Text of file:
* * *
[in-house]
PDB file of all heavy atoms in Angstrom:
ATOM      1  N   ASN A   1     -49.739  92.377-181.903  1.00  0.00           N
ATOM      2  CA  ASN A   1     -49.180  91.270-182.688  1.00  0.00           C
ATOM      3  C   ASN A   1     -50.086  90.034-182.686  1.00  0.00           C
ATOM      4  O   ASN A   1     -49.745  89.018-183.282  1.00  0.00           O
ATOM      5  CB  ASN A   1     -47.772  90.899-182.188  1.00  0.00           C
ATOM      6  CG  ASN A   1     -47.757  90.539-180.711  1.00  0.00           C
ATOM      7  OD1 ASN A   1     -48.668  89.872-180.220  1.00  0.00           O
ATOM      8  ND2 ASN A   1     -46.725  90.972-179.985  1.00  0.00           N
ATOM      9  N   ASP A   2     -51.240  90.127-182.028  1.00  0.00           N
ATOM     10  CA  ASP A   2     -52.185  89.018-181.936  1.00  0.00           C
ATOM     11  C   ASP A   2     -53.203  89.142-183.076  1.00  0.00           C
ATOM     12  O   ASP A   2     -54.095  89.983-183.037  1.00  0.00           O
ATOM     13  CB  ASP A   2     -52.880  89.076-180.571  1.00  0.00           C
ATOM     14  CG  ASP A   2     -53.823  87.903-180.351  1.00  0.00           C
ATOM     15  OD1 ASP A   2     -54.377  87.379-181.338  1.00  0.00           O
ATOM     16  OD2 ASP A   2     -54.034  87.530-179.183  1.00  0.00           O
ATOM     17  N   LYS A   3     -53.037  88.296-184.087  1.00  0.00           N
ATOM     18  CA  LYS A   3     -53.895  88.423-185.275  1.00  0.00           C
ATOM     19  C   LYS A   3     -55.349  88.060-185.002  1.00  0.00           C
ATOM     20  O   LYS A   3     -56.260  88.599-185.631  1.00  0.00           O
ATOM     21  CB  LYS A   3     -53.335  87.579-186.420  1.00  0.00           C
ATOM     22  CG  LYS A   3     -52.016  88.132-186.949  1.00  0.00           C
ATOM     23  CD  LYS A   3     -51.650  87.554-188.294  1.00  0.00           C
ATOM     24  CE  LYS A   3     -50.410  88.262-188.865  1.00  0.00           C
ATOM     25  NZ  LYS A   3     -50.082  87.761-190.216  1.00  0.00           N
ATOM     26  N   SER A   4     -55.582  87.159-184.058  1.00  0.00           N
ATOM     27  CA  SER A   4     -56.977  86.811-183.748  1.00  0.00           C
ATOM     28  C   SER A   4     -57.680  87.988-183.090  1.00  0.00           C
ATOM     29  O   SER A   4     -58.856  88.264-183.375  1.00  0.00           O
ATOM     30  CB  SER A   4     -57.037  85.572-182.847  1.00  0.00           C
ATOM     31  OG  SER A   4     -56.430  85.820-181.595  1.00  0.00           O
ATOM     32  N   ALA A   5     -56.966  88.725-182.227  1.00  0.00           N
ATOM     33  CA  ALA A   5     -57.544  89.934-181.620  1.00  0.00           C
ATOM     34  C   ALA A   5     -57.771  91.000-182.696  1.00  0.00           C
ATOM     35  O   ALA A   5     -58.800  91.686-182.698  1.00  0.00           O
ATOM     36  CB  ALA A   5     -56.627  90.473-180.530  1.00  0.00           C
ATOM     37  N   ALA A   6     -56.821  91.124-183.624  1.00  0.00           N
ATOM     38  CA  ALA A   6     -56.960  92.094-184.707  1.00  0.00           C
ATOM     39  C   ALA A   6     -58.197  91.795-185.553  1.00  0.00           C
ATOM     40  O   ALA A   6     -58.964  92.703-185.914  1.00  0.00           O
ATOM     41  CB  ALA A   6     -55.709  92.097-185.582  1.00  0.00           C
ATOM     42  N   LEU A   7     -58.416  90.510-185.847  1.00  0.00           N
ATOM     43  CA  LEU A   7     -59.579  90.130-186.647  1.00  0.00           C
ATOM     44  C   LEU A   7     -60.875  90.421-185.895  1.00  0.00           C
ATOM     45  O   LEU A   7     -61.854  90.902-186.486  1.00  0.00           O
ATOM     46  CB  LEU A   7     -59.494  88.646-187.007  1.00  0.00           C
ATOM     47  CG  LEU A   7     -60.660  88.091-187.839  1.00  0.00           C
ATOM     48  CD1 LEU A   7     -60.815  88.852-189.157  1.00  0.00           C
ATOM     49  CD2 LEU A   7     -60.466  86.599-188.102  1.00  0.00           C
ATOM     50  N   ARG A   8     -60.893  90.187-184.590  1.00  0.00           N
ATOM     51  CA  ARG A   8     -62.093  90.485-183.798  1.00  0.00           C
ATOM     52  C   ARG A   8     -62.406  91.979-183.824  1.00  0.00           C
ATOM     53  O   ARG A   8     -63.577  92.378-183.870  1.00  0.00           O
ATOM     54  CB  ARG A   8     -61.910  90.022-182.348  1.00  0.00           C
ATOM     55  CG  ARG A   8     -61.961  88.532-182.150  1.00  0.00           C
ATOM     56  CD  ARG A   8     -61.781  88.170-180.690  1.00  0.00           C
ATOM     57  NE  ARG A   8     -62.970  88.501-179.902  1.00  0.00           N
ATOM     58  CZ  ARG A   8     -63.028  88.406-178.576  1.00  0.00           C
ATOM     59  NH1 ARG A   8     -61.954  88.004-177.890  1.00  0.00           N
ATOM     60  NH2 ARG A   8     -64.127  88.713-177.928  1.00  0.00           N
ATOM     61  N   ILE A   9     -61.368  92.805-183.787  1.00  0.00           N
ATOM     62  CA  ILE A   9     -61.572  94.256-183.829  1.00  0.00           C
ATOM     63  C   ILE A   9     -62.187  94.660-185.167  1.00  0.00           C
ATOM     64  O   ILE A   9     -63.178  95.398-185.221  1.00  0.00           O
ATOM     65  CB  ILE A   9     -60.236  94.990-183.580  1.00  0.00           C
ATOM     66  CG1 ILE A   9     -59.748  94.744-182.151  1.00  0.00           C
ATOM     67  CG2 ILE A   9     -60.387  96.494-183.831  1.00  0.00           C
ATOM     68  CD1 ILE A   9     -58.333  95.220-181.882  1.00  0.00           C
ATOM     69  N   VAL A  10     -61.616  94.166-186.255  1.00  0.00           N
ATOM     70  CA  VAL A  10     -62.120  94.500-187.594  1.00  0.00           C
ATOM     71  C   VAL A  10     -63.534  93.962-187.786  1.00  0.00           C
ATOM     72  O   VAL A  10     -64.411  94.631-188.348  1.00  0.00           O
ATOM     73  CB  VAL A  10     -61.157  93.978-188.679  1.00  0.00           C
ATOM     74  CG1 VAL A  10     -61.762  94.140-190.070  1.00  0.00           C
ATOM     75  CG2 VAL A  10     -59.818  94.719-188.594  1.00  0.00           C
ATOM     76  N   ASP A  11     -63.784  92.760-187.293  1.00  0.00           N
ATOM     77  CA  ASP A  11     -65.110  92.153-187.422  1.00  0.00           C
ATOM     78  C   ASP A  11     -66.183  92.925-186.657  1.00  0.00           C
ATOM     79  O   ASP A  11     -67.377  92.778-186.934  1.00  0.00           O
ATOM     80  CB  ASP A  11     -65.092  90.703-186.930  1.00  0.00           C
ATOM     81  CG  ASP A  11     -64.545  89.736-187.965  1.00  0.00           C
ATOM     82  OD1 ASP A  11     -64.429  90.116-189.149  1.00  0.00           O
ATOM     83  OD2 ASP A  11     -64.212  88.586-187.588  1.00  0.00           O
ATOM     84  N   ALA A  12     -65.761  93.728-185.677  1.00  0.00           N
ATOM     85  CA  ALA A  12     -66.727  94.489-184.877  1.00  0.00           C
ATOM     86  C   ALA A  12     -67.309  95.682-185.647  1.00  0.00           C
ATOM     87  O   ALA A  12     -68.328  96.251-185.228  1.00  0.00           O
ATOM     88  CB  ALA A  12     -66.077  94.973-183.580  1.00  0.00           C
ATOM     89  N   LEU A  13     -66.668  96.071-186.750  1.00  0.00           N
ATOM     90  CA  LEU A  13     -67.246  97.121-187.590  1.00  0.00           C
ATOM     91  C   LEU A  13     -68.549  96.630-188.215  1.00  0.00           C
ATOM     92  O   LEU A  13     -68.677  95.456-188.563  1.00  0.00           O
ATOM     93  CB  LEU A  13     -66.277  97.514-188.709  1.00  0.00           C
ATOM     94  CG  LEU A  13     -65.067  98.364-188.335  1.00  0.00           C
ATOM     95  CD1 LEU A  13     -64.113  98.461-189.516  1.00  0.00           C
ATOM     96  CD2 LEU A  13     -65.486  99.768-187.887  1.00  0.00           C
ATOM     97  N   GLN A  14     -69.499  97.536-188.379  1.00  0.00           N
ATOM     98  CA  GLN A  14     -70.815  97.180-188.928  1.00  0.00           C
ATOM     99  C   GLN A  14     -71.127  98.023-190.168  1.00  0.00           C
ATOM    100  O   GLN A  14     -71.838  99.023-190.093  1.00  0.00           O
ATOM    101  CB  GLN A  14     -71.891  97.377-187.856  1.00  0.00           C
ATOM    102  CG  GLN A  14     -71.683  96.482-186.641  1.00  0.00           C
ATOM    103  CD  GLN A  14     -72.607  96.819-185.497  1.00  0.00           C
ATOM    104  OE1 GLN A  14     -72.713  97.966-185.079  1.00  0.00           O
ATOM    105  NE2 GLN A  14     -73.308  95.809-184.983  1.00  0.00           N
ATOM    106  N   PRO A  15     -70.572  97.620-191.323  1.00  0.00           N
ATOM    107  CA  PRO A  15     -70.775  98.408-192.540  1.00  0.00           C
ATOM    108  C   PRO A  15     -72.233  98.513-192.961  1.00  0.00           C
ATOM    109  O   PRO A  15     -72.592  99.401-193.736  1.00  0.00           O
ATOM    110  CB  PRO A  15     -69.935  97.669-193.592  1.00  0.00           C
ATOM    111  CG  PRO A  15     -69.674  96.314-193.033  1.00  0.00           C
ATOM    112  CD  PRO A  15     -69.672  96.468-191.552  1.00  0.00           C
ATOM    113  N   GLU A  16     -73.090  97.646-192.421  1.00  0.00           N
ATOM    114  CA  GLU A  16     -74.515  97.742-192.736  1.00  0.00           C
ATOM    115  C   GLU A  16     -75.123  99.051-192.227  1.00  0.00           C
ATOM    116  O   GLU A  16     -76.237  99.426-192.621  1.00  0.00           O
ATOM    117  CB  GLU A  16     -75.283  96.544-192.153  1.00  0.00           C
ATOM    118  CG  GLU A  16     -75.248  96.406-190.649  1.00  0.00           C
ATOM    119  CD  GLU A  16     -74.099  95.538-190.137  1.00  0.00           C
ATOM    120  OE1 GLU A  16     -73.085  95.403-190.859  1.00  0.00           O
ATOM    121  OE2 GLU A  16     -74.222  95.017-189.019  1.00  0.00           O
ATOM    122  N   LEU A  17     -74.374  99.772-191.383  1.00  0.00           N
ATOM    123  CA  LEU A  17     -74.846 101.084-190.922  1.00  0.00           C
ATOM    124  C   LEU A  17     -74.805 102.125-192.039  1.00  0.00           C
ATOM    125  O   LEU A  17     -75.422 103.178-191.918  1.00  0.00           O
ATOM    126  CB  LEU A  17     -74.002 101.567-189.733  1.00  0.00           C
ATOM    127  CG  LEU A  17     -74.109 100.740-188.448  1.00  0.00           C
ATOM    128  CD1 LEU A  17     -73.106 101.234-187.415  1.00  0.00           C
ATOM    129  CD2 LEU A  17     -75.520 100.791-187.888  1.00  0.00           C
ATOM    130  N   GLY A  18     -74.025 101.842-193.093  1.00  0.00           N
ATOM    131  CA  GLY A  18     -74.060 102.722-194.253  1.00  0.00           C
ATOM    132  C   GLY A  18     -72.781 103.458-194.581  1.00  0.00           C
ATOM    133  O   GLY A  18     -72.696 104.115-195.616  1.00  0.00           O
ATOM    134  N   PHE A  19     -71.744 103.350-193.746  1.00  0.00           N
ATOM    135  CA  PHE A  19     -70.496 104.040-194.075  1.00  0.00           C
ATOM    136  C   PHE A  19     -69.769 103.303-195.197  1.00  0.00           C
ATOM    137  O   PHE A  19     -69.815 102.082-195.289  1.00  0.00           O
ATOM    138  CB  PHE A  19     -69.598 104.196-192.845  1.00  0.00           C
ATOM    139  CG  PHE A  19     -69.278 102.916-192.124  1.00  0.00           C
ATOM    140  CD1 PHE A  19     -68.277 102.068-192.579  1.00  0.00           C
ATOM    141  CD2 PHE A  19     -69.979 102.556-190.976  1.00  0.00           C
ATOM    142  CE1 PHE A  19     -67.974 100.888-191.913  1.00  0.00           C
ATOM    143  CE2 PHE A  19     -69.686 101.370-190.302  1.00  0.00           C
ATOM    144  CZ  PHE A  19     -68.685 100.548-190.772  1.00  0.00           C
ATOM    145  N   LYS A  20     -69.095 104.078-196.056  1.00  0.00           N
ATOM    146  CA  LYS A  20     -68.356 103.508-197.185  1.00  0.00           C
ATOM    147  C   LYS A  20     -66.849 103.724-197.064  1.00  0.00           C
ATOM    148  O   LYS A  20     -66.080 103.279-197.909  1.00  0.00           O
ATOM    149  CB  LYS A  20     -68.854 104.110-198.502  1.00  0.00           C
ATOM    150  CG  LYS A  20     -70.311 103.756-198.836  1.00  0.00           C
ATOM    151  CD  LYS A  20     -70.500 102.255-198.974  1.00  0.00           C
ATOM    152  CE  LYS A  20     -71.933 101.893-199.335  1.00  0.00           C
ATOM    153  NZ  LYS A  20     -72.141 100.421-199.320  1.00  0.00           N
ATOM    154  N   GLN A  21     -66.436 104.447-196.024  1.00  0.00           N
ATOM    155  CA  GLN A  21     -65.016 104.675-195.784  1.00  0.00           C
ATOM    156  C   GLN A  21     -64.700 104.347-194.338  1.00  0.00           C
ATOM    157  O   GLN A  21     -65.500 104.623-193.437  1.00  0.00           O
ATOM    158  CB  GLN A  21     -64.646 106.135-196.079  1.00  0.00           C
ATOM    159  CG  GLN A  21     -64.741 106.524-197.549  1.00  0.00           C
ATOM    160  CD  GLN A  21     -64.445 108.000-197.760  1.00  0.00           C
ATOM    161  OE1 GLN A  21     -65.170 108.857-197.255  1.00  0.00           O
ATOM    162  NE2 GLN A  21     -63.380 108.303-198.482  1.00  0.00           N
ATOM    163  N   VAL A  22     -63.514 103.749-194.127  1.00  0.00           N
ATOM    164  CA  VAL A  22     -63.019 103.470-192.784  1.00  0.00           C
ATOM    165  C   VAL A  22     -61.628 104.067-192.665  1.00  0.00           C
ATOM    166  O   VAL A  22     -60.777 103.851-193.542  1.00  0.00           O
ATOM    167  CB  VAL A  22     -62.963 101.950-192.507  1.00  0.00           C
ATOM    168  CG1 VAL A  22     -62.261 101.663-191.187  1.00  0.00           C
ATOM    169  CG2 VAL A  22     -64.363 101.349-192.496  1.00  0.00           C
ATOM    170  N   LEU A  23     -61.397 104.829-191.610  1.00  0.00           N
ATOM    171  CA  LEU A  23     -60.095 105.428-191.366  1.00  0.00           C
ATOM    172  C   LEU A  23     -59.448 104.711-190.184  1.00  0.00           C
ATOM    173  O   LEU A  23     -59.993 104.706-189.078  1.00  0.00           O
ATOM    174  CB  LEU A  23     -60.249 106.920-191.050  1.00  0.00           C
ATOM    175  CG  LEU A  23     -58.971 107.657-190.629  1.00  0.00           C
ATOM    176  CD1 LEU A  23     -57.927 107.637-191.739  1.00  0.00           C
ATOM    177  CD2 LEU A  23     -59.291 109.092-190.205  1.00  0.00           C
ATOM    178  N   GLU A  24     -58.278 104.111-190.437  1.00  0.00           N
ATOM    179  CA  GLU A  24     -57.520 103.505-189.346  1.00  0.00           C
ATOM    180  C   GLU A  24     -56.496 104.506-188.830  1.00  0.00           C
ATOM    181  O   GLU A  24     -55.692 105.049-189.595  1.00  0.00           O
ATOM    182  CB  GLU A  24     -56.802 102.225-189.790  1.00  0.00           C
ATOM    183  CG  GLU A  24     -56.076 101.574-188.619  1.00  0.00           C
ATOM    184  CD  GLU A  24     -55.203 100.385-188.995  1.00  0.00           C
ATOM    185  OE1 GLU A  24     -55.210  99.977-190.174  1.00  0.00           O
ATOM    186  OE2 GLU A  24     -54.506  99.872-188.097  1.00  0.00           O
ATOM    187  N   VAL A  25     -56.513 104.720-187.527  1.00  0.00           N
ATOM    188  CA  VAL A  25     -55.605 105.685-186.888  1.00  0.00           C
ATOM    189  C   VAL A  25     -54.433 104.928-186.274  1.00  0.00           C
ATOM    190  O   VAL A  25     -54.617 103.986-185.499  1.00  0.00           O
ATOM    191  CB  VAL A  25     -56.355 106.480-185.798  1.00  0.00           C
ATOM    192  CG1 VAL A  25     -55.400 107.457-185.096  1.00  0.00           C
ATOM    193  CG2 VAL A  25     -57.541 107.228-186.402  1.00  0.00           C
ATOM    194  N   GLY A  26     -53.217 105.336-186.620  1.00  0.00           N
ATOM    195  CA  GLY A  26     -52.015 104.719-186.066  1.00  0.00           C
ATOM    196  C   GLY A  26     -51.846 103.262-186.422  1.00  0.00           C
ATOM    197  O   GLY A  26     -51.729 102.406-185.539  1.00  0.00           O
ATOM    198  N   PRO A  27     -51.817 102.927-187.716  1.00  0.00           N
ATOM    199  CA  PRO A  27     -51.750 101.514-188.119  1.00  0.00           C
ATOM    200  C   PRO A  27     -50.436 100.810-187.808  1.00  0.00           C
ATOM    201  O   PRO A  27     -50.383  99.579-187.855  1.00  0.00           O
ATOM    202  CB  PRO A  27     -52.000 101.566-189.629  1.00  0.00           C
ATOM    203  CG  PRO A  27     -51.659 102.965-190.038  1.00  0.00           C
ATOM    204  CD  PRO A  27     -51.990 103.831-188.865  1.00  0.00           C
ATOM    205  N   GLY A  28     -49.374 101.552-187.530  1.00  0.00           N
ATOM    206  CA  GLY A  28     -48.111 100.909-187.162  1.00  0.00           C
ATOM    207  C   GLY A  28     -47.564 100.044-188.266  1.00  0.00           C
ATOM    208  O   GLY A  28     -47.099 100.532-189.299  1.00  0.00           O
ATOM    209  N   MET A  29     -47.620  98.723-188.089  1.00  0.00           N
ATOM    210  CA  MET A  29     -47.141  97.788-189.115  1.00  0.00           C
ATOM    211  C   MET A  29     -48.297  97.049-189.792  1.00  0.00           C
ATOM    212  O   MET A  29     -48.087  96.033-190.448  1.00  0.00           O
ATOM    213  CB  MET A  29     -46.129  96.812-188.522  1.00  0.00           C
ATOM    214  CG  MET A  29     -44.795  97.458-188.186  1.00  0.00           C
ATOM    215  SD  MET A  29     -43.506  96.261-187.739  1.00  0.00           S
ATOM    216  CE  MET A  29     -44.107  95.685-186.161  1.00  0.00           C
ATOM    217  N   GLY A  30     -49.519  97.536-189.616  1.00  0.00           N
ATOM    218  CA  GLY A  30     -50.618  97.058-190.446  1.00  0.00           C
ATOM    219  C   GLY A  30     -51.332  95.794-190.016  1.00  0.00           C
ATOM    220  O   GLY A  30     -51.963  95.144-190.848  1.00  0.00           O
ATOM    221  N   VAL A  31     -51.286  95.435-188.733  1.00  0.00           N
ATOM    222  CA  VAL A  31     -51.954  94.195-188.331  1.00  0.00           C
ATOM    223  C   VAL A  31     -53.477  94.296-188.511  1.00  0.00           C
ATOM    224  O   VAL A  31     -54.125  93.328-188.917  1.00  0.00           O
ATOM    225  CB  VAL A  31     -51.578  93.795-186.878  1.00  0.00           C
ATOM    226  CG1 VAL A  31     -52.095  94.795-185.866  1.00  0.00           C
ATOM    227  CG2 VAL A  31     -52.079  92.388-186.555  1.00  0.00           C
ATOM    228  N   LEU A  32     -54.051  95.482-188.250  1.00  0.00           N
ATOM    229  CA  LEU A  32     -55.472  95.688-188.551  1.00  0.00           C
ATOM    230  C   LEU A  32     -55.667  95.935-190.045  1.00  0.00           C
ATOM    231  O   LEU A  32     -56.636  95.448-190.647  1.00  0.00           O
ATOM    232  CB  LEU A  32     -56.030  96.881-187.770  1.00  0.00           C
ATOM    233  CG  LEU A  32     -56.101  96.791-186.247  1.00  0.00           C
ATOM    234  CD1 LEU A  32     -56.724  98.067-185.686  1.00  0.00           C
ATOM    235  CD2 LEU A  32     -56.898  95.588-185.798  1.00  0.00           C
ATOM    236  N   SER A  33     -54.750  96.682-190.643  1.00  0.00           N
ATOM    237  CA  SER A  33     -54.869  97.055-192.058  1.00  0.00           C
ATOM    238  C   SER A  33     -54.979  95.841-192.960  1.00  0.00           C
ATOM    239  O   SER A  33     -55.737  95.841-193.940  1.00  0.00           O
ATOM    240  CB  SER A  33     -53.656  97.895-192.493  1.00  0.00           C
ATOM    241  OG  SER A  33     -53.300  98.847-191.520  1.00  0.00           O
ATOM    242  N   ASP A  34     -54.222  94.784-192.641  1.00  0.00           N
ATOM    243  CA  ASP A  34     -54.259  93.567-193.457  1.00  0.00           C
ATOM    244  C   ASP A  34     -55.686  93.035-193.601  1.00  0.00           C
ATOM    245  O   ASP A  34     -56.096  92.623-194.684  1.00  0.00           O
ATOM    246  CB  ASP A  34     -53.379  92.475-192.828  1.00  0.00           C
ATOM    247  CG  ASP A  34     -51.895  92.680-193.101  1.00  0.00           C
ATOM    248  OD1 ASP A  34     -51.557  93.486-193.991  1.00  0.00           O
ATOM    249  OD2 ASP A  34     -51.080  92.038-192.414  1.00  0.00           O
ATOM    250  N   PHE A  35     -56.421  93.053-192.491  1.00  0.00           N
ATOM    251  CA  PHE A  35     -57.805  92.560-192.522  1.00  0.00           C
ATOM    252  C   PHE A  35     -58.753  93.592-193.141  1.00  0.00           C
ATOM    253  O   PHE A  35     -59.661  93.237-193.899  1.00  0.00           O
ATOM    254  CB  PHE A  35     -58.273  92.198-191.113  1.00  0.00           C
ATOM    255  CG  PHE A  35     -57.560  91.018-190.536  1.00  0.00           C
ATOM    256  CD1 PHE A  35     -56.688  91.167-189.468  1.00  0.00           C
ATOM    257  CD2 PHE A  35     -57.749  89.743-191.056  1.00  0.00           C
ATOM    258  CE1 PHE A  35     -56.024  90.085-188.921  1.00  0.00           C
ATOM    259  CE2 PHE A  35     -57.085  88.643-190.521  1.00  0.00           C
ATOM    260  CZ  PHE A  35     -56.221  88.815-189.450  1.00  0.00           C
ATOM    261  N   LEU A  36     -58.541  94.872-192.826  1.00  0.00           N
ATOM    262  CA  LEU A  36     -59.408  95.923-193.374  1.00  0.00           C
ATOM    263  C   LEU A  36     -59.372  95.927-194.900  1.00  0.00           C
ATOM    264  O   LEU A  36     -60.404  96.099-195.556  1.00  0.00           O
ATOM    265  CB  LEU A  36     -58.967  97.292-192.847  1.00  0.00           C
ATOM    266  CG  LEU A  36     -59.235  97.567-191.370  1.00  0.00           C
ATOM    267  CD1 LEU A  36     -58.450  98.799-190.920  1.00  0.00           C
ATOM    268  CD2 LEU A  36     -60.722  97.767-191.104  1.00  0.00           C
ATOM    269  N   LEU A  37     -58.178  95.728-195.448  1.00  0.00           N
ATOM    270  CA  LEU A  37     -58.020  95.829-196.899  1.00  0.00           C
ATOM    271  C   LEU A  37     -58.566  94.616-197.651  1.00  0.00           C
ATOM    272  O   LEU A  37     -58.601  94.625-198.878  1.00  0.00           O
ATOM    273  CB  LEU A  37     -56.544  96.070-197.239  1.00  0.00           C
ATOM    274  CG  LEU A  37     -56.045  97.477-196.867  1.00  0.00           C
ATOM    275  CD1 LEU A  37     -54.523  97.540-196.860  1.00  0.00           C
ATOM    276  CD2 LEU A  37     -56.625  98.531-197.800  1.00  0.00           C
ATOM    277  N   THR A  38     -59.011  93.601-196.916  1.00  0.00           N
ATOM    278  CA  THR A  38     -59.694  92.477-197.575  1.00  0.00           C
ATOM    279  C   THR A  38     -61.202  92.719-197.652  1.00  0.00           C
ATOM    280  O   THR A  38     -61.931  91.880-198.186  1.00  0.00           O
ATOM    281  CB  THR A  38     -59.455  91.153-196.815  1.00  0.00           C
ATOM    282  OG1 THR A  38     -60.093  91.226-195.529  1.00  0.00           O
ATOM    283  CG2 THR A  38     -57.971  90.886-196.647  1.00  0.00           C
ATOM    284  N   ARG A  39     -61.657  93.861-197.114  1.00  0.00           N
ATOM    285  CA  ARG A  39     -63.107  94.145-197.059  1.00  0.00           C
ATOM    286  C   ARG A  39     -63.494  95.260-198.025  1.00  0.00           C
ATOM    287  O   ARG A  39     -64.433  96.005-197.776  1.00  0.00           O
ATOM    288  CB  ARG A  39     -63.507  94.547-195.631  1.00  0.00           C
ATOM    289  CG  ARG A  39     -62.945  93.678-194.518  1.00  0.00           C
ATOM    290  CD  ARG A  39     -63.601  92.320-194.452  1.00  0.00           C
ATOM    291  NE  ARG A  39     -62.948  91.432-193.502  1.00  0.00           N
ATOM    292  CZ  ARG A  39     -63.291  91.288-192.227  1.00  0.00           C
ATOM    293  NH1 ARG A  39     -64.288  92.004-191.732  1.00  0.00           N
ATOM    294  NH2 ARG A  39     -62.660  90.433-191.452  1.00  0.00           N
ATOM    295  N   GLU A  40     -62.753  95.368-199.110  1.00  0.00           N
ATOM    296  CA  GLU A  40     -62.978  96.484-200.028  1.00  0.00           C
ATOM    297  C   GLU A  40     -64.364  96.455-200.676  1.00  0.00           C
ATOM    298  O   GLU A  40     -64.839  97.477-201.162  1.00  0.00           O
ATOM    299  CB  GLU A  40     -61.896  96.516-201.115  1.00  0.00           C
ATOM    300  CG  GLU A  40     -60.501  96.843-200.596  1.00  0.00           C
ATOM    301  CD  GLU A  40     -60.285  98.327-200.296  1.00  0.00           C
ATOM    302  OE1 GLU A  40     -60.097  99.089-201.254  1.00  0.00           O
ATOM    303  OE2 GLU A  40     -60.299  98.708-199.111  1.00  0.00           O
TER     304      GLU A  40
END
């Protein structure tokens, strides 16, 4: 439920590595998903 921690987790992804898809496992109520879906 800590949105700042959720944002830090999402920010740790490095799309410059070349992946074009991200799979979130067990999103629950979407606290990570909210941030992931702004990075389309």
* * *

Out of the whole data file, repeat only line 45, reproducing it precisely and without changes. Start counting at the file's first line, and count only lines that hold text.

ATOM     43  CA  LEU A   7     -59.579  90.130-186.647  1.00  0.00           C